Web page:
The district is facing a $1.4 million cliu created by the legislature not providing a normal round of school funding for 2021-23. The lost base carries forward, creating problems down the road.
"The legislature told the district to 'back-fill' our budgets with one-time, non-recurring federal COVID-relief funds,” Benson said.
The non-recurring use of revenue creates a two-year 'cliu' of $400 per pupil ($200 per year). At $400 per student and 3,500 students, that’s a base shortfall of $1.4 million.
“I know it sounds like I’m a broken record here, but I’m trying to drive home and help with the understanding of how, even though we had that initial round of federal government funding, it still creates the cliu because you lost your base; we lost our base funding increase,” Benson said.
The majority of the $3 million in federal relief funding was used for operational costs,” Benson said.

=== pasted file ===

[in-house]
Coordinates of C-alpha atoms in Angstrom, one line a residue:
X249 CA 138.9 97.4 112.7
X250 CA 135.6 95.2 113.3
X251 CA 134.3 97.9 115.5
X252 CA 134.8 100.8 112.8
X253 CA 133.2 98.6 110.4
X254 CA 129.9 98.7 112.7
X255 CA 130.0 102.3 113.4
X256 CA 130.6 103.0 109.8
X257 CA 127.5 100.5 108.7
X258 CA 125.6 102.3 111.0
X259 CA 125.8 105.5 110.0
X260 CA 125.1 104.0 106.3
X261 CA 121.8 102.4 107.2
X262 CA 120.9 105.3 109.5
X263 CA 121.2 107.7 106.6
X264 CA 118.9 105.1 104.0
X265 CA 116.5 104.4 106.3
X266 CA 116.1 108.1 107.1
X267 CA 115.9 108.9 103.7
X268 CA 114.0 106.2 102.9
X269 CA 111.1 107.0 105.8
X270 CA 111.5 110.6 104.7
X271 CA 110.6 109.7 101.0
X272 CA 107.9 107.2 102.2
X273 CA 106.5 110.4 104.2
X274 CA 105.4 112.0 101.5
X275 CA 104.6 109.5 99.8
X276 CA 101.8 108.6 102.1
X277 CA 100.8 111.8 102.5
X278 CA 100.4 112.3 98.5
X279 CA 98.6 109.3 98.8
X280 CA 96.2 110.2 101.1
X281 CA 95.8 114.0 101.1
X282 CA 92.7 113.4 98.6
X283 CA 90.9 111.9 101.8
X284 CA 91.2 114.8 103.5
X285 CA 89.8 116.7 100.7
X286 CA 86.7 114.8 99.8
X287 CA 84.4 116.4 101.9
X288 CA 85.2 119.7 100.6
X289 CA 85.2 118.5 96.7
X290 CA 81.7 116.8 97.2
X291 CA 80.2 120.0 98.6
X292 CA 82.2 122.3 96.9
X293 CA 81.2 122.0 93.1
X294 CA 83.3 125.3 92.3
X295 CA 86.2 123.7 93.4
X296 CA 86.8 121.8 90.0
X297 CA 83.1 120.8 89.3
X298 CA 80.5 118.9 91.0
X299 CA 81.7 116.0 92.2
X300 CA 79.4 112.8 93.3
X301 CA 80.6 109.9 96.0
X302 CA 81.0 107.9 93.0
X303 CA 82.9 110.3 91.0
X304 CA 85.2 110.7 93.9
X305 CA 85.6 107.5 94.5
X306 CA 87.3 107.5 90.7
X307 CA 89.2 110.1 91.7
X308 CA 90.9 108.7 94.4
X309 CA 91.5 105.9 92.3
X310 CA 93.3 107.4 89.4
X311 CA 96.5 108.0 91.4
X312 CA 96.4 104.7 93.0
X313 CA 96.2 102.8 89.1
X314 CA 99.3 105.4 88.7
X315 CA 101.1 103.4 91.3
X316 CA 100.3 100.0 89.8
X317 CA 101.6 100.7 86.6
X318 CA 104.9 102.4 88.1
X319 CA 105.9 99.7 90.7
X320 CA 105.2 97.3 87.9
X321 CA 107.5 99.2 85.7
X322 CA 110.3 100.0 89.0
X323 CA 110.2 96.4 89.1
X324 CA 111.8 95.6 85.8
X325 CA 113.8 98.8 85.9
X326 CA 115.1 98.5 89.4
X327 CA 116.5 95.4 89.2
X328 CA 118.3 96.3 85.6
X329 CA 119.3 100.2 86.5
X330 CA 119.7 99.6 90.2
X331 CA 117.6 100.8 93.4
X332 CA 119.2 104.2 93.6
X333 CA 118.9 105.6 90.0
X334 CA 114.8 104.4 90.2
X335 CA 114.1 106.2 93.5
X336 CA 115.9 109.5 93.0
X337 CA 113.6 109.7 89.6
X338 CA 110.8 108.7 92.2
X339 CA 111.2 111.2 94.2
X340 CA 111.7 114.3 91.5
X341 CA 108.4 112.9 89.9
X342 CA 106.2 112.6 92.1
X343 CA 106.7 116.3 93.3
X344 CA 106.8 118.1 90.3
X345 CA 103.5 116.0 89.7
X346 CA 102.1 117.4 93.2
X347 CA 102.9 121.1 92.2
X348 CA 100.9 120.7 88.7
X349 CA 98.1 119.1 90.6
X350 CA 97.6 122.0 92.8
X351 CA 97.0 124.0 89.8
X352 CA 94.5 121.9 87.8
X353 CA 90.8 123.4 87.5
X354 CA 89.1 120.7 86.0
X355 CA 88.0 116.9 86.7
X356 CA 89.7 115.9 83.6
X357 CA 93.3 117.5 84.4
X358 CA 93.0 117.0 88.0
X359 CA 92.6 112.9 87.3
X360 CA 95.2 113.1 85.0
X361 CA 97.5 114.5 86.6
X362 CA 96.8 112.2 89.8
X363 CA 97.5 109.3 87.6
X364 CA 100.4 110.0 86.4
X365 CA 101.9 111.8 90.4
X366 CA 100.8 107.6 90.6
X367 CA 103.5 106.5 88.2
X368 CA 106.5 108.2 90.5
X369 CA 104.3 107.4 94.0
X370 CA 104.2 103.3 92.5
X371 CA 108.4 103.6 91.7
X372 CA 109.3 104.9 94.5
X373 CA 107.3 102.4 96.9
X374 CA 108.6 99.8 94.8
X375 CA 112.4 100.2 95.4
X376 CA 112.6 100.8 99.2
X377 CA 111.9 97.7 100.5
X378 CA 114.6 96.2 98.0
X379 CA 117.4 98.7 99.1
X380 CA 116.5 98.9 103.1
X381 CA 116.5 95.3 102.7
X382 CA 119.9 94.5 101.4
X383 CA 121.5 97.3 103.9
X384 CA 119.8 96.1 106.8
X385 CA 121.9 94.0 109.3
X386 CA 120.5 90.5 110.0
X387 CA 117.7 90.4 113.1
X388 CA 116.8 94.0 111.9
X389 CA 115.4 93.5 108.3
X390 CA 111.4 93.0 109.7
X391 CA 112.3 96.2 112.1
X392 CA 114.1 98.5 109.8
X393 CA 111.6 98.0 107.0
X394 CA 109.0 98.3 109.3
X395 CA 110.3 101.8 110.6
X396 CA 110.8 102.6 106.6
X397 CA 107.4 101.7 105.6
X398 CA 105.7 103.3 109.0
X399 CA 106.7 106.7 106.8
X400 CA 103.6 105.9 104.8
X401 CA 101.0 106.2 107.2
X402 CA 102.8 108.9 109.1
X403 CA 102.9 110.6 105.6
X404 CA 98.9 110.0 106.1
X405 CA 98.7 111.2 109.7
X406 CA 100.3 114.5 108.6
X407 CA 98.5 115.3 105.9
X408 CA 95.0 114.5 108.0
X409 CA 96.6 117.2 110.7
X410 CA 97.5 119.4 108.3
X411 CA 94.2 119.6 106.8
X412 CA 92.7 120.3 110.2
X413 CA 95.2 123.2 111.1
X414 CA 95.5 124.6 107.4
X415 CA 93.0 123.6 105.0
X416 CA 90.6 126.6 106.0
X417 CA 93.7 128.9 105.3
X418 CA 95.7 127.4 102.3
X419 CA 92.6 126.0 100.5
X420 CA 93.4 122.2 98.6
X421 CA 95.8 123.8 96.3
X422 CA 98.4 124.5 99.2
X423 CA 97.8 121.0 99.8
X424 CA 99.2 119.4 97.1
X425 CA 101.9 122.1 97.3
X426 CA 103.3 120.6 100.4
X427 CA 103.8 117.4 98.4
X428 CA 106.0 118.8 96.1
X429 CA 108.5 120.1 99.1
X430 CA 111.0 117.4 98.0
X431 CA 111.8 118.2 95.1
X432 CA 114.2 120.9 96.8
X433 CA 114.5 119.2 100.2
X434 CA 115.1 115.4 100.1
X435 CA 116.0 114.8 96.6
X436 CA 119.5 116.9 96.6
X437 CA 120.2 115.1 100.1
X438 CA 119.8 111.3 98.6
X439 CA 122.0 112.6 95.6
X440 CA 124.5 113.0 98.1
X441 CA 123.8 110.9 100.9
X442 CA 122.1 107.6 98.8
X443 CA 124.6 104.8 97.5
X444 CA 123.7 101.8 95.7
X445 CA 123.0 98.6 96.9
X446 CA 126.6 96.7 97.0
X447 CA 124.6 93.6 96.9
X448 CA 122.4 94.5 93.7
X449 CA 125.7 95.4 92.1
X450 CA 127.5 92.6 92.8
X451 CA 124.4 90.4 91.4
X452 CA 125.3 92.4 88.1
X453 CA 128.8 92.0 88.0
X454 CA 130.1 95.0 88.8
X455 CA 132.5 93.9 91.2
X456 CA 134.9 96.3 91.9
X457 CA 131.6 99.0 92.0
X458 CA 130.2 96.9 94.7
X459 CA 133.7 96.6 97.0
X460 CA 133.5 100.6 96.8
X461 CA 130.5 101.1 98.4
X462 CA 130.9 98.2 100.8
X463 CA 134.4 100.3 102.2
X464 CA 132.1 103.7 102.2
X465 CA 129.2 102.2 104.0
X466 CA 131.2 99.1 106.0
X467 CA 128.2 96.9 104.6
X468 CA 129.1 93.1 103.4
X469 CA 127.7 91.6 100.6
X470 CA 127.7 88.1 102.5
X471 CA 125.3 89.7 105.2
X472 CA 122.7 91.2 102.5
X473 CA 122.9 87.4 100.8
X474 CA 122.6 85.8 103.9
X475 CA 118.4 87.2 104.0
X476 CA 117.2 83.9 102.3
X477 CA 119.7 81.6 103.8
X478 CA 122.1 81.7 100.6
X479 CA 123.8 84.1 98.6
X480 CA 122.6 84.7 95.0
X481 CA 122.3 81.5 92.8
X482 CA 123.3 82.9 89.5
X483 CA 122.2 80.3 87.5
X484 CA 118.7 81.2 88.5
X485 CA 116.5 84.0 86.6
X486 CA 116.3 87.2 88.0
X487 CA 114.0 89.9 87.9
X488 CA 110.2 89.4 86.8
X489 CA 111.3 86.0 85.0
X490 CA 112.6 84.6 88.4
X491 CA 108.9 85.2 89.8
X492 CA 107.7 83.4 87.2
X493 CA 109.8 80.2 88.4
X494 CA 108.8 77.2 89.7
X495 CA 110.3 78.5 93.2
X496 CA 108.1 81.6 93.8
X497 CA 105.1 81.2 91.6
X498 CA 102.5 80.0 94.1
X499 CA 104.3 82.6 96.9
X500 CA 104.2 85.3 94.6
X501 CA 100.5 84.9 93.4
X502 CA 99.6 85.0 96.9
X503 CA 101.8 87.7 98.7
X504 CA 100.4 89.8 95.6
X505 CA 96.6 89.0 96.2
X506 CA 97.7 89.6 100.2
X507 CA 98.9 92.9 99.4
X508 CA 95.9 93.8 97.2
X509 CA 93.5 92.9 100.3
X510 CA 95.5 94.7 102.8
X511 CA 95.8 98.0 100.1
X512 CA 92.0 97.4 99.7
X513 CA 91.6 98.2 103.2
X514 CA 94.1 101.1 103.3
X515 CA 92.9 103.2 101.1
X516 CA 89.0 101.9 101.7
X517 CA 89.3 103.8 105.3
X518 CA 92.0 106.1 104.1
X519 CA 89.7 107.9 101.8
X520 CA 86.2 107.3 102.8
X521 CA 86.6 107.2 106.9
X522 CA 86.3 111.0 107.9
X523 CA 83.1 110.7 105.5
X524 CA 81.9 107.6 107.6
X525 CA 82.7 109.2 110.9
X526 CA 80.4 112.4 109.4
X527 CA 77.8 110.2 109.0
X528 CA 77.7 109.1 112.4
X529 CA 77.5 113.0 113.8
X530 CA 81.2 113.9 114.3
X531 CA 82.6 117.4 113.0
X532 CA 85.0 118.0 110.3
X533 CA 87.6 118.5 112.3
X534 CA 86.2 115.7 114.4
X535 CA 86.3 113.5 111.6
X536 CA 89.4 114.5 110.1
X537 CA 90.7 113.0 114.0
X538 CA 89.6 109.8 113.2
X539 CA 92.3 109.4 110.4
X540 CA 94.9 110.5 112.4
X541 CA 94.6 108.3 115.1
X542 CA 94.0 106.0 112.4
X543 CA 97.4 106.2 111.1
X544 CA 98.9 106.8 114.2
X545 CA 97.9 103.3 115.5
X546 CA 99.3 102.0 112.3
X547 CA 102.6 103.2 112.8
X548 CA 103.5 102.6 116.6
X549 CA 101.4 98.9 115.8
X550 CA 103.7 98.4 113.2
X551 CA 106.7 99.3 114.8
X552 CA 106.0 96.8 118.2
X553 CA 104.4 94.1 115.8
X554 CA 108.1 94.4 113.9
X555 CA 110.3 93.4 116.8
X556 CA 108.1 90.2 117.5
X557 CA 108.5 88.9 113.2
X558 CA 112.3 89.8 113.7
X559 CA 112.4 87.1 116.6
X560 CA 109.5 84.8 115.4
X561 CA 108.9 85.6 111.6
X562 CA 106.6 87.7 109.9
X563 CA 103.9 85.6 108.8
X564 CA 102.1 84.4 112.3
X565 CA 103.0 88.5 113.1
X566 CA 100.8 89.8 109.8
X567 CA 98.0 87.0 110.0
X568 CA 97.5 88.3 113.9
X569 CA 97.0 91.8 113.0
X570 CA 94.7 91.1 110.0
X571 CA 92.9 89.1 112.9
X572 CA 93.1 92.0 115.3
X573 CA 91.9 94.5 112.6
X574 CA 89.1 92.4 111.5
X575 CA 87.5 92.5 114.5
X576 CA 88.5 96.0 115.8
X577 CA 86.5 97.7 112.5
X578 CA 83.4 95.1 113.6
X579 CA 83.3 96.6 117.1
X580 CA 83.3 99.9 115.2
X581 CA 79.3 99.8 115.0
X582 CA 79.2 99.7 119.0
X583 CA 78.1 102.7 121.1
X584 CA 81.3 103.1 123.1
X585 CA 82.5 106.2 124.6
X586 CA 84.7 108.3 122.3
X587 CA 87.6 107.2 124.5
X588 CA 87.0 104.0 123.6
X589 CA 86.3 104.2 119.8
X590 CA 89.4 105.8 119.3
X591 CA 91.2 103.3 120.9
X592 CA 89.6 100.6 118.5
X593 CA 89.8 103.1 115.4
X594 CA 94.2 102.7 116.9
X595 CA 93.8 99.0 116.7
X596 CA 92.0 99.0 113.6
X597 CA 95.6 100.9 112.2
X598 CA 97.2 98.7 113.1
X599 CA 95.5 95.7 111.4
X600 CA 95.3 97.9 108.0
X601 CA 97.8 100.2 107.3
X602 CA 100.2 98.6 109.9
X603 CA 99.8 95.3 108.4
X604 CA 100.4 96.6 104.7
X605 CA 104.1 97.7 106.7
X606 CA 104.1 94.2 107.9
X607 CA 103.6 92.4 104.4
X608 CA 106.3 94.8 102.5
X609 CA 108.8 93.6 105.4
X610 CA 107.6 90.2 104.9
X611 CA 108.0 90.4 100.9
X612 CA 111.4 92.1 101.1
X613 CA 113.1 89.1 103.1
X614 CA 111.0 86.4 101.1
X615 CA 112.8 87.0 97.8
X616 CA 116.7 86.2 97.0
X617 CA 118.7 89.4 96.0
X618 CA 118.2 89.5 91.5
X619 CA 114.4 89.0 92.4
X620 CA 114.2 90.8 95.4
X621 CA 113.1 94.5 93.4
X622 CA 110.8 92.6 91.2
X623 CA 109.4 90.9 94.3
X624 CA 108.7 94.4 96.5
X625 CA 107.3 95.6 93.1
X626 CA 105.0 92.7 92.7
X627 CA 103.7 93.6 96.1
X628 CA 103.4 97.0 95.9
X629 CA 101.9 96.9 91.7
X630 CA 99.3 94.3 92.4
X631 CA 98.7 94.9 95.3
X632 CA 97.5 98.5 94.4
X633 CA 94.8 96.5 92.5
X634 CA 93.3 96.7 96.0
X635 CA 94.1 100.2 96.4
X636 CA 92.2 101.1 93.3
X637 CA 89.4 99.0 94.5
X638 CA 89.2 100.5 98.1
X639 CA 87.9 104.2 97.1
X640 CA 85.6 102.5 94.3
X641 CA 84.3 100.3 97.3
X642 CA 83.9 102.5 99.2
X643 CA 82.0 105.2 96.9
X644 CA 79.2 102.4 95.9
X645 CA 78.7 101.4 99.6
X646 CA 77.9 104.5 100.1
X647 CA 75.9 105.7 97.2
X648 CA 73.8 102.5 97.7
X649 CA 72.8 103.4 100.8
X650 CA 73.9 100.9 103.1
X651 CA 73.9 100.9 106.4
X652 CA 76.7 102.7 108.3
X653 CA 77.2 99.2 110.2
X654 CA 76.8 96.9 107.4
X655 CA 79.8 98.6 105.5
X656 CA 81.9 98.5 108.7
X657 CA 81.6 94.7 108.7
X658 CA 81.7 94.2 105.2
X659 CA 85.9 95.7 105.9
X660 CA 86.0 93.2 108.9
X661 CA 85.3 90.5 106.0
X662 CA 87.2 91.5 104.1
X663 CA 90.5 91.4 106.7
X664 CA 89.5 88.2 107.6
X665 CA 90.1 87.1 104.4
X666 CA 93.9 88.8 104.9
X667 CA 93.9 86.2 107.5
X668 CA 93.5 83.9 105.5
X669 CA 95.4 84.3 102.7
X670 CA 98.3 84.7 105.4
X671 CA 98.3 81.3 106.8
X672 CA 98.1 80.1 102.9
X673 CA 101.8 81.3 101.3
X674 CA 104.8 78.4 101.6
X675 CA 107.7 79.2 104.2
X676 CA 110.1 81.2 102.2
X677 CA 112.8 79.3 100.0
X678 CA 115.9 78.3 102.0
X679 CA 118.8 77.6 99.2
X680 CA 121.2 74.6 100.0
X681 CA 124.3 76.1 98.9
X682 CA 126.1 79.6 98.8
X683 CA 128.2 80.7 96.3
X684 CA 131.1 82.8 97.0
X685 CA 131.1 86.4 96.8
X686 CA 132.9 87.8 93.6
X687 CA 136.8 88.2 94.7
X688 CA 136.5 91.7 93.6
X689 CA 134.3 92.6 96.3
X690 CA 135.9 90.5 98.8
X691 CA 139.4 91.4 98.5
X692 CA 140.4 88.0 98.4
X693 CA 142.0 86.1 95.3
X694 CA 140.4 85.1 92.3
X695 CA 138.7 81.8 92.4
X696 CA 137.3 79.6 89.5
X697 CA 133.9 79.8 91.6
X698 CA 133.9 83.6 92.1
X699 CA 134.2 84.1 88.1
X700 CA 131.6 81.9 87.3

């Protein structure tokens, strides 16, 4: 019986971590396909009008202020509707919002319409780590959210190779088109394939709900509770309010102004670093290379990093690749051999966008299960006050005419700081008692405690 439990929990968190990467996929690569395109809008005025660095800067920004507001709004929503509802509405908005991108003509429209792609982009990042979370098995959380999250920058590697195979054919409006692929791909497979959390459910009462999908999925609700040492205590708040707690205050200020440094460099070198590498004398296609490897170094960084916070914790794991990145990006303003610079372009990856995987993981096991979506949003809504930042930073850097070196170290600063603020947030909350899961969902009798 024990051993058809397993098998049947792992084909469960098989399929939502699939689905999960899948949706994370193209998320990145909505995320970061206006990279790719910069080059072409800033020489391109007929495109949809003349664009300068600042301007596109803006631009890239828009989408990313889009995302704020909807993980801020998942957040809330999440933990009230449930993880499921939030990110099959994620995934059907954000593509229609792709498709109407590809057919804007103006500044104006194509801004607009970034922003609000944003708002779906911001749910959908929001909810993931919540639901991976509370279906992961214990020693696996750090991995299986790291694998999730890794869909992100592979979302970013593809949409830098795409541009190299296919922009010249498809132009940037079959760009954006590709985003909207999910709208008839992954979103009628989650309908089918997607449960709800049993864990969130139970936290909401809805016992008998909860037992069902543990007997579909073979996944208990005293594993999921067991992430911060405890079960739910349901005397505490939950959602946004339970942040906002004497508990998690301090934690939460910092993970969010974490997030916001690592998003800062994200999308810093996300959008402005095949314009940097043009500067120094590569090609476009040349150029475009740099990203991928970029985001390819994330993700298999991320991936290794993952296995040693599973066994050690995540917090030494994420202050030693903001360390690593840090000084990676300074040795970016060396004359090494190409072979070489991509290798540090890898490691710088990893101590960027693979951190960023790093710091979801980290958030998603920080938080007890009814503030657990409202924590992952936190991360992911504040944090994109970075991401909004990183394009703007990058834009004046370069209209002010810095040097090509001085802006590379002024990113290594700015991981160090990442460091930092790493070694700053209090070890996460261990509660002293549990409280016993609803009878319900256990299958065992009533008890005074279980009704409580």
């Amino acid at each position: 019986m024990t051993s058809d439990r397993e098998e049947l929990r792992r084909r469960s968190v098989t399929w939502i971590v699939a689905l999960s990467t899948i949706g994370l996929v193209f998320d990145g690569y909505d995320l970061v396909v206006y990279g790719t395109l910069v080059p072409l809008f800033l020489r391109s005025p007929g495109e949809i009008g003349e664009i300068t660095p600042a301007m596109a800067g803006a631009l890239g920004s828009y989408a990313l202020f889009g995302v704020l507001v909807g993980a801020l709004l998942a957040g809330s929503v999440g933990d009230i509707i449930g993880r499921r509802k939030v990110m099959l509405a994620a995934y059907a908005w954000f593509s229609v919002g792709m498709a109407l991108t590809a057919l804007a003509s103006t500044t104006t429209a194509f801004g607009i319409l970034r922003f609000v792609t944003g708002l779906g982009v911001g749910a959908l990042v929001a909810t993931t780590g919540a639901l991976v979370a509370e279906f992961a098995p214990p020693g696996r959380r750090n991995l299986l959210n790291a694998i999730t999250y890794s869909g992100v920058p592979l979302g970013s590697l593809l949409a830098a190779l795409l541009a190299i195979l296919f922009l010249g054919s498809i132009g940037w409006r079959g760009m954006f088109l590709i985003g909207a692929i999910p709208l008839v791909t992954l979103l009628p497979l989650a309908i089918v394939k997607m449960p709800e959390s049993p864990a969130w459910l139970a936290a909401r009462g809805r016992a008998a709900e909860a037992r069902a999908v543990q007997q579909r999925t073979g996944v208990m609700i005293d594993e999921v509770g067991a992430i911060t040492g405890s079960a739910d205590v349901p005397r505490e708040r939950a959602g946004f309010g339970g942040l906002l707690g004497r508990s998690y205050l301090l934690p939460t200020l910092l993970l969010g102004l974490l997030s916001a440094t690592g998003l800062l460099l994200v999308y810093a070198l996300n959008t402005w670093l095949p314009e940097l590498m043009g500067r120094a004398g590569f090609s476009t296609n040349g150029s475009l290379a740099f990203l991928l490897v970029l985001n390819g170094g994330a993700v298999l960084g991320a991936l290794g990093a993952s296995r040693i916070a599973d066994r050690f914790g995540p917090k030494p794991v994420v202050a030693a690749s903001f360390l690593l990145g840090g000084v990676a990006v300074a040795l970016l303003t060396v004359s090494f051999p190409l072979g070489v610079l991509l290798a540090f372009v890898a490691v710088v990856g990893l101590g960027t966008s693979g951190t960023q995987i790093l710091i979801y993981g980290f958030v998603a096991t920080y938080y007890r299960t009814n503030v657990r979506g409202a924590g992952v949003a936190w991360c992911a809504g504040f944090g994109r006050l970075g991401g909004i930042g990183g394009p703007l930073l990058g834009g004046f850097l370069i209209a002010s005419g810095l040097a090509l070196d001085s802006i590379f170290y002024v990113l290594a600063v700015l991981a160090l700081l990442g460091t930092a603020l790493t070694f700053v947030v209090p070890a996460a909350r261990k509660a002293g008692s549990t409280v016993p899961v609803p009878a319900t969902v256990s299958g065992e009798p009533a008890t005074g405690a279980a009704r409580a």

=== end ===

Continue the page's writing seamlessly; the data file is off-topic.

“The intent of the federal dollars had more to do with the impact of COVID on student learning,” Benson said. “When we did not receive our normal round of state funding, we had to back-fill with those federal dollars to pay for any kind of annual increase, inflationary increases, technology, bus fuel, textbooks, normal operational budget expenses have been paid for by using those federal dollars.”
The board also previously approved purchasing masks and upgrades to the ionization/HVAC systems totaling $225,000.
“In a normal of modest wage increases, modest to high health insurance cost increases, of inflationary costs increas es, while $3 million sounds like a lot of money, when you employ 500 employees and education 3,500 students, it takes a lot of money. We operate well over a $40 million budget annually,” Benson said. “It’s not so much the one-year impact, it’s the base that is lost.”
According to the Legislative Fiscal Bureau (LFB) report, Wisconsin has a budget surplus of $3.8 billion and a budget stabilization fund of $1.7 billion. The district is hopeful that the state will utilize some of their surplus to address the cliu, but is held hostage to the 2023-25 biennial budget cycle. School ovcials might not know until June 2023 what kind of funding the district will receive.